Stewart Park Depot Listing STEWART PARK, MARTON,MIDDLESBROUGH II
Newham Hall, Retaining Wall and Steps Listing BRASS CASTLE LANE, MIDDLESBROUGH II
Gate, Gatepiers and Walls at Entrance to Newham Hall Listing BRASS CASTLE LANE, MIDDLESBROUGH II
Newham Hall Lodge Listing BRASS CASTLE LANE, MIDDLESBROUGH II
Newport Bridge Listing TEES (NEWPORT) BRIDGE APPROACH ROAD, MIDDLESBROUGH II
Tower Dance Studio (was Phoenix Squash Club) Listing NEWPORT ROAD, MIDDLESBROUGH, Middlesbrough II
Church of The Holy Trinity Listing JAMES STREET, NORTH ORMESBY, MIDDLESBROUGH II
No name for this Entry Listing 4, WEST SIDE, NUNTHORPE VILLAGE, Nunthorpe, Middlesbrough II
No name for this Entry Listing 8 AND 10, WEST SIDE, NUNTHORPE VILLAGE, Nunthorpe, Middlesbrough II
No name for this Entry Listing 1, EAST SIDE, NUNTHORPE VILLAGE, Nunthorpe, Middlesbrough II
Nunthorpe Hall Listing EAST SIDE, NUNTHORPE VILLAGE, Nunthorpe, Middlesbrough II
Gates, Gatepiers and Crescent Walls at Entrance to Nunthorpe Hall Listing EAST SIDE, NUNTHORPE VILLAGE, NUNTHORPEMIDDLESBROUGH II
Tree Bridge Listing NUNTHORPE VILLAGE, NUNTHORPE, MIDDLESBROUGH II
The Lodge Listing 30 STOKESLEY ROAD, NUNTHORPE, MIDDLESBROUGH II
Grey Towers House (Poole Hospital) and attached wall Listing STOKESLEY ROAD, NUNTHORPE, MIDDLESBROUGH II*
Church of St. Mary Listing CHURCH LANE, NUNTHORPE, MIDDLESBROUGH II
The Vicarage Listing CHURCH LANE, NUNTHORPE, MIDDLESBROUGH II
Lychgate and Adjoining Stile, Fence and Gate Listing C45M SOUTH-WEST OF CHURCH OF ST MARY, CHURCH LANE, NUNTHORPE, MIDDLESBROUGH II
Garden Terrace Wall, Stairs and Steps Listing GROUNDS OF NUNTHORPE HALL, EAST SIDE, NUNTHORPE VILLAGE, NUNTHORPE, MIDDLESBROUGH II
Chapel of St. Mary Listing GROUNDS OF NUNTHORPE HALL, EAST SIDE, NUNTHORPE VILLAGE, NUNTHORPE, MIDDLESBROUGH II
Gatepiers at Entrance to The Lodge and Poole Hospital Listing STOKESLEY ROAD, Nunthorpe, Middlesbrough II
No name for this Entry Listing 6, WEST SIDE, NUNTHORPE VILLAGE, NUNTHORPE, MIDDLESBROUGH II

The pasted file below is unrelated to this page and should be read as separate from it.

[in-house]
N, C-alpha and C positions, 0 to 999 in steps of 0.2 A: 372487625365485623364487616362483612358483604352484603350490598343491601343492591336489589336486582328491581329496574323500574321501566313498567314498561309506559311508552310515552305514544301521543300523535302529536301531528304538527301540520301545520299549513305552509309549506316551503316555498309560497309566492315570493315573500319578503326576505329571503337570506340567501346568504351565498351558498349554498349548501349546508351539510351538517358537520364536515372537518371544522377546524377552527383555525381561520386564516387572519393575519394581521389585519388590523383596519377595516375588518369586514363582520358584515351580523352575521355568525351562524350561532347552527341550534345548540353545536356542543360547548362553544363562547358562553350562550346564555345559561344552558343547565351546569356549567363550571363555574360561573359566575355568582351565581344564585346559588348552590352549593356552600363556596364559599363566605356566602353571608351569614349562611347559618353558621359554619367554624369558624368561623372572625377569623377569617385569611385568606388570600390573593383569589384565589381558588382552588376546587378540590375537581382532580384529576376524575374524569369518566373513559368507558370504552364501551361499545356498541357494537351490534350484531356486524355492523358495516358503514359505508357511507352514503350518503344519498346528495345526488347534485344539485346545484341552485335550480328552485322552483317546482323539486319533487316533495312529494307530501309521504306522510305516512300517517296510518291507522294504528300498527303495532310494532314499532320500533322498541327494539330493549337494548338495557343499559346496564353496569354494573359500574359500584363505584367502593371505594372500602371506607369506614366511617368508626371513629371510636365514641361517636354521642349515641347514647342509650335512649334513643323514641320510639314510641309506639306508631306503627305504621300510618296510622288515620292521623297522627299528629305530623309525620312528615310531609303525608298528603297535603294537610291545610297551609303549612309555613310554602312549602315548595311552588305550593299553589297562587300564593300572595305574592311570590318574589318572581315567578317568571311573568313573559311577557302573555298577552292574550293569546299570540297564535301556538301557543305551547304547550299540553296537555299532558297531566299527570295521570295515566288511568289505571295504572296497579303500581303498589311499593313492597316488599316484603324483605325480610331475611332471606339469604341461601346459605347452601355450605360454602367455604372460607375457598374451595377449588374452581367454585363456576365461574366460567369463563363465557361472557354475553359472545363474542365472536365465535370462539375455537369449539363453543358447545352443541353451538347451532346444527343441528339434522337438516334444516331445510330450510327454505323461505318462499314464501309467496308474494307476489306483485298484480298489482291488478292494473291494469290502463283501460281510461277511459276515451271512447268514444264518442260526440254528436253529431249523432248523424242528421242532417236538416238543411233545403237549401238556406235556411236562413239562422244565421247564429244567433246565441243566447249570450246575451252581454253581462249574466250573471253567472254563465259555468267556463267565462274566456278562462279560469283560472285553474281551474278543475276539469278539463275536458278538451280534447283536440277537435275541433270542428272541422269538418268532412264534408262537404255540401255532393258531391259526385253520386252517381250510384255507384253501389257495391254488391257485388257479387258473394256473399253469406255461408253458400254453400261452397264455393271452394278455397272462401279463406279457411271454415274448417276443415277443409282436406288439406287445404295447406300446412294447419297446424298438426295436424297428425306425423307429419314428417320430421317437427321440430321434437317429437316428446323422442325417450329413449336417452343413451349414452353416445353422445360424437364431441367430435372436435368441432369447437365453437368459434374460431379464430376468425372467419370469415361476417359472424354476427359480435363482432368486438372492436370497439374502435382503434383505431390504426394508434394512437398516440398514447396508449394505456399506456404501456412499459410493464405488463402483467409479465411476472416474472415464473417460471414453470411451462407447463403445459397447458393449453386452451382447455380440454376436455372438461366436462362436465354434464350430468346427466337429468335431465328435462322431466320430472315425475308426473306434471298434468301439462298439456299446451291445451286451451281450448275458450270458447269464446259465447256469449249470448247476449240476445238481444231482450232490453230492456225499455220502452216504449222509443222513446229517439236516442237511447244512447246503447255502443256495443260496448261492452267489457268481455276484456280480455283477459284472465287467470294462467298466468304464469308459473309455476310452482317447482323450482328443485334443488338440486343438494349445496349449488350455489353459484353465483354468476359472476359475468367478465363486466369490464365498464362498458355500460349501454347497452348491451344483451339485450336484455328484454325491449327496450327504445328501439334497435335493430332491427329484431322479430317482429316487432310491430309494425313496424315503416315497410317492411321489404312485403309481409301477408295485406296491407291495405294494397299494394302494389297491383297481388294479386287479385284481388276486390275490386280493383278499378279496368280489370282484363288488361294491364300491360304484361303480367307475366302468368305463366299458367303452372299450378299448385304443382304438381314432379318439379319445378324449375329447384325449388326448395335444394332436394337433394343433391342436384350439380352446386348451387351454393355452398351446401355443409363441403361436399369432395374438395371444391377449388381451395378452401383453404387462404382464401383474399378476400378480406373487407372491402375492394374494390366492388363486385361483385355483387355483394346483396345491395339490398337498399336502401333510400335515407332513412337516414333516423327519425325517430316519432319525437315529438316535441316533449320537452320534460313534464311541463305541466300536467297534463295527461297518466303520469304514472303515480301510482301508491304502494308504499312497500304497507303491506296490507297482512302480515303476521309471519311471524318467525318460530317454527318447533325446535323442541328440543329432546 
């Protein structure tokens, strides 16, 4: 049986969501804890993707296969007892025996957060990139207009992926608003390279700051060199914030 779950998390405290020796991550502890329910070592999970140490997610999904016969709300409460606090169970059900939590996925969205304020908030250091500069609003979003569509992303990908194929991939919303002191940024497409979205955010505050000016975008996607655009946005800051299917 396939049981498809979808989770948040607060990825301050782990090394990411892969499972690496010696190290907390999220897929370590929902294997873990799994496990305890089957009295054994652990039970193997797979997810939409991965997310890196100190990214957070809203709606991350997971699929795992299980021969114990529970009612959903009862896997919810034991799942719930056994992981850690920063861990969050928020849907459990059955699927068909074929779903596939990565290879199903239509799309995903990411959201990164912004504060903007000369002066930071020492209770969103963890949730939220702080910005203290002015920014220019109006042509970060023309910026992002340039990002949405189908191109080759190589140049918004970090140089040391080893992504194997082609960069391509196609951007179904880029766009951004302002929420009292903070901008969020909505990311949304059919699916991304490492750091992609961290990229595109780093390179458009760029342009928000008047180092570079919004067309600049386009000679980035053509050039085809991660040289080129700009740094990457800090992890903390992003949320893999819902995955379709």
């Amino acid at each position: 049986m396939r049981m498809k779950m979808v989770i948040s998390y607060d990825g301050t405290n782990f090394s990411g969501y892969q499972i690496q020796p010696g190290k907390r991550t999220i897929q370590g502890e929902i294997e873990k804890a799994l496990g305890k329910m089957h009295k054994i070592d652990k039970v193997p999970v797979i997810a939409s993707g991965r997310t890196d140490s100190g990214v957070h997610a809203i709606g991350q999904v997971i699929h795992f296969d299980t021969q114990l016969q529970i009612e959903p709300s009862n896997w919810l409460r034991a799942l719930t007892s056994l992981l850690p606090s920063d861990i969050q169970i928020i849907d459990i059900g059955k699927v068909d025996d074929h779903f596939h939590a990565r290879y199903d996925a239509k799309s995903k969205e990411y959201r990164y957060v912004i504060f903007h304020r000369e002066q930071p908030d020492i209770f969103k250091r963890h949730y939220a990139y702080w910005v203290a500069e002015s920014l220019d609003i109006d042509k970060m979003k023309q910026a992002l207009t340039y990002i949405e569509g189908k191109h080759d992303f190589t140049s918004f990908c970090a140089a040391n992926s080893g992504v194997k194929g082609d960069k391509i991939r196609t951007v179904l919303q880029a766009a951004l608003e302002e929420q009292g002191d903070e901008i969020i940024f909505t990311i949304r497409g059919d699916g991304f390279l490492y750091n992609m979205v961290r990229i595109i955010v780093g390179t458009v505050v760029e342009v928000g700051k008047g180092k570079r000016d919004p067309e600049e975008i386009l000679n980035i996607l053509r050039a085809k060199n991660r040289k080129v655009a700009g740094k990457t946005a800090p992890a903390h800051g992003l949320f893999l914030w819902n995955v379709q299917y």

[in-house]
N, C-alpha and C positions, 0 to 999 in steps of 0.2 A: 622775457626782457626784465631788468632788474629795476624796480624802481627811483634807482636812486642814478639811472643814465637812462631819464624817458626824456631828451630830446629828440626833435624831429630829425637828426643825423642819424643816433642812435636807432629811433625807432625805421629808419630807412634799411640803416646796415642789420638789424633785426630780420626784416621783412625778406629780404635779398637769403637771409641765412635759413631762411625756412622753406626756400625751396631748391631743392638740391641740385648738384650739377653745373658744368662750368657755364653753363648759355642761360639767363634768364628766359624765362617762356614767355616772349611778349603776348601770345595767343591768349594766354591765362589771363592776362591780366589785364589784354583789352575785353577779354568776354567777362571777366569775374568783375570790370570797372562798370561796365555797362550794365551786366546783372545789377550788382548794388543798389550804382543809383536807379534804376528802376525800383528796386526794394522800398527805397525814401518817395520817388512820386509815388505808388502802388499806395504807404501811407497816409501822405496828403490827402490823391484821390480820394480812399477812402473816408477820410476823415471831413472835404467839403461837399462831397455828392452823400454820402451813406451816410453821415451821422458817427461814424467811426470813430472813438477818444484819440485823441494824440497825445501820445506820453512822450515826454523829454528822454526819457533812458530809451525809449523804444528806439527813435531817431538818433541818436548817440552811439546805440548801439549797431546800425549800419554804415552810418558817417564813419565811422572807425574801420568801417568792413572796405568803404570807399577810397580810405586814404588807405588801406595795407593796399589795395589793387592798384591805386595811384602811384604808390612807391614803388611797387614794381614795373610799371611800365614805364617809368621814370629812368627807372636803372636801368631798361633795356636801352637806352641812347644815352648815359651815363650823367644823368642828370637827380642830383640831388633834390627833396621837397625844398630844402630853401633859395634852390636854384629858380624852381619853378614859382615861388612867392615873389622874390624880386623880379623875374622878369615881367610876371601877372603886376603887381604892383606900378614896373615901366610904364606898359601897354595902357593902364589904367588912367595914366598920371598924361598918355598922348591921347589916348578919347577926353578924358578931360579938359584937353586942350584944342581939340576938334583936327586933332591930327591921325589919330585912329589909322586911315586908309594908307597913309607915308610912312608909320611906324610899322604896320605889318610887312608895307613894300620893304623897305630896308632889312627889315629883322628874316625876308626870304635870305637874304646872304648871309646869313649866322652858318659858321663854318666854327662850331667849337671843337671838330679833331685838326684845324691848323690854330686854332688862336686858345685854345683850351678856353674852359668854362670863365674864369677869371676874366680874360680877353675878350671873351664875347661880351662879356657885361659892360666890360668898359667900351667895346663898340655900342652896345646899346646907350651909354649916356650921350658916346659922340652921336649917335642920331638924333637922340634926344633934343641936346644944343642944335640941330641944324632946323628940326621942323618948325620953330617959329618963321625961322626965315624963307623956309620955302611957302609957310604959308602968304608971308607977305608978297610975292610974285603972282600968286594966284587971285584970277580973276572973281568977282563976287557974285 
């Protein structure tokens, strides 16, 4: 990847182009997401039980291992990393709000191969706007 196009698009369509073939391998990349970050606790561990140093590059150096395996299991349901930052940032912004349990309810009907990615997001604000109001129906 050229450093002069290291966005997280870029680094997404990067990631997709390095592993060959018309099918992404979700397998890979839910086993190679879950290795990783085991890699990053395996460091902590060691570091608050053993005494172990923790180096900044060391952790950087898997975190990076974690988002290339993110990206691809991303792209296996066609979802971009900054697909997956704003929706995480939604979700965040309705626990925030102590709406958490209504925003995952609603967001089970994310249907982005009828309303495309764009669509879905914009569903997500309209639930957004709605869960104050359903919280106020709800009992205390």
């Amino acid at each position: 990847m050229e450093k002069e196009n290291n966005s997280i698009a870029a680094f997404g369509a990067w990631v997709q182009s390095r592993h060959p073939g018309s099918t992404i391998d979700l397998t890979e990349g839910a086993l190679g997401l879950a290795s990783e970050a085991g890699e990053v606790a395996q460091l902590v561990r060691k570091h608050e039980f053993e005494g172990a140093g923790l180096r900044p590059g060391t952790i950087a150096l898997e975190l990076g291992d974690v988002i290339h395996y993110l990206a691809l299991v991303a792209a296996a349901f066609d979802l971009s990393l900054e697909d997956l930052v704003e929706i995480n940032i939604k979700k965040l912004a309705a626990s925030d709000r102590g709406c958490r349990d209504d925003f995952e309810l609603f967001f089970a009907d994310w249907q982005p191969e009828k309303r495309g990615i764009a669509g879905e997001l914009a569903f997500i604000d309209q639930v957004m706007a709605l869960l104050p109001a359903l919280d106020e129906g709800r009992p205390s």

Earthworks at Nunthorpe Hall Scheduling NUNTHORPE, MIDDLESBROUGH
No name for this Entry Listing 57-61, HIGH STREET, ORMESBY, MIDDLESBROUGH II
No name for this Entry Listing 33-55, HIGH STREET, ORMESBY, MIDDLESBROUGH II
Captain Cook Public House Listing DURHAM STREET, MIDDLESBROUGH II
No name for this Entry Listing 2,3 AND 4, EXCHANGE PLACE, MIDDLESBROUGH, Middlesbrough II
Transporter Bridge Listing TRANSPORTER BRIDGE, PORT CLARENCE ROAD, Billingham, Stockton-on-Tees II*
New Exchange Buildings Listing QUEENS SQUARE, MIDDLESBROUGH II
Queens Square Listing QUEENS TERRACE, MIDDLESBROUGH II
Cathedral House Listing SUSSEX STREET, MIDDLESBROUGH II
Transporter Bridge Listing TRANSPORTER BRIDGE, FERRY ROAD, MIDDLESBROUGH II*
Piers, Railings and Gates at Entrance to Transporter Bridge Listing FERRY ROAD, MIDDLESBROUGH II
Winch House, Adjoining Railings, Wall, Gates and Gatepiers Listing C.40M SOUTH WEST OF TRANSPORTER BRIDGE, FERRY ROAD, MIDDLESBROUGH II
Bridgekeepers House Listing FERRY ROAD, MIDDLESBROUGH II
Old Town Hall Listing MARKET PLACE, MIDDLESBROUGH II
Customs House Listing NORTH STREET, MIDDLESBROUGH II
Cleveland Pub, Area Walls, Piers and Railings Listing CLEVELAND STREET, MIDDLESBROUGH II
Dock Clock Tower Listing DOCK STREET, MIDDLESBROUGH II*
Boundary Wall at Entrance to Davy Offshore Modules LTD Listing VULCAN STREET, MIDDLESBROUGH II
Clock Tower Listing C5M SOUTH-WEST OF OLD TOWN HALL, MARKET PLACE, MIDDLESBROUGH II
Cleveland Buildings Listing CLEVELAND STREET, MIDDLESBROUGH II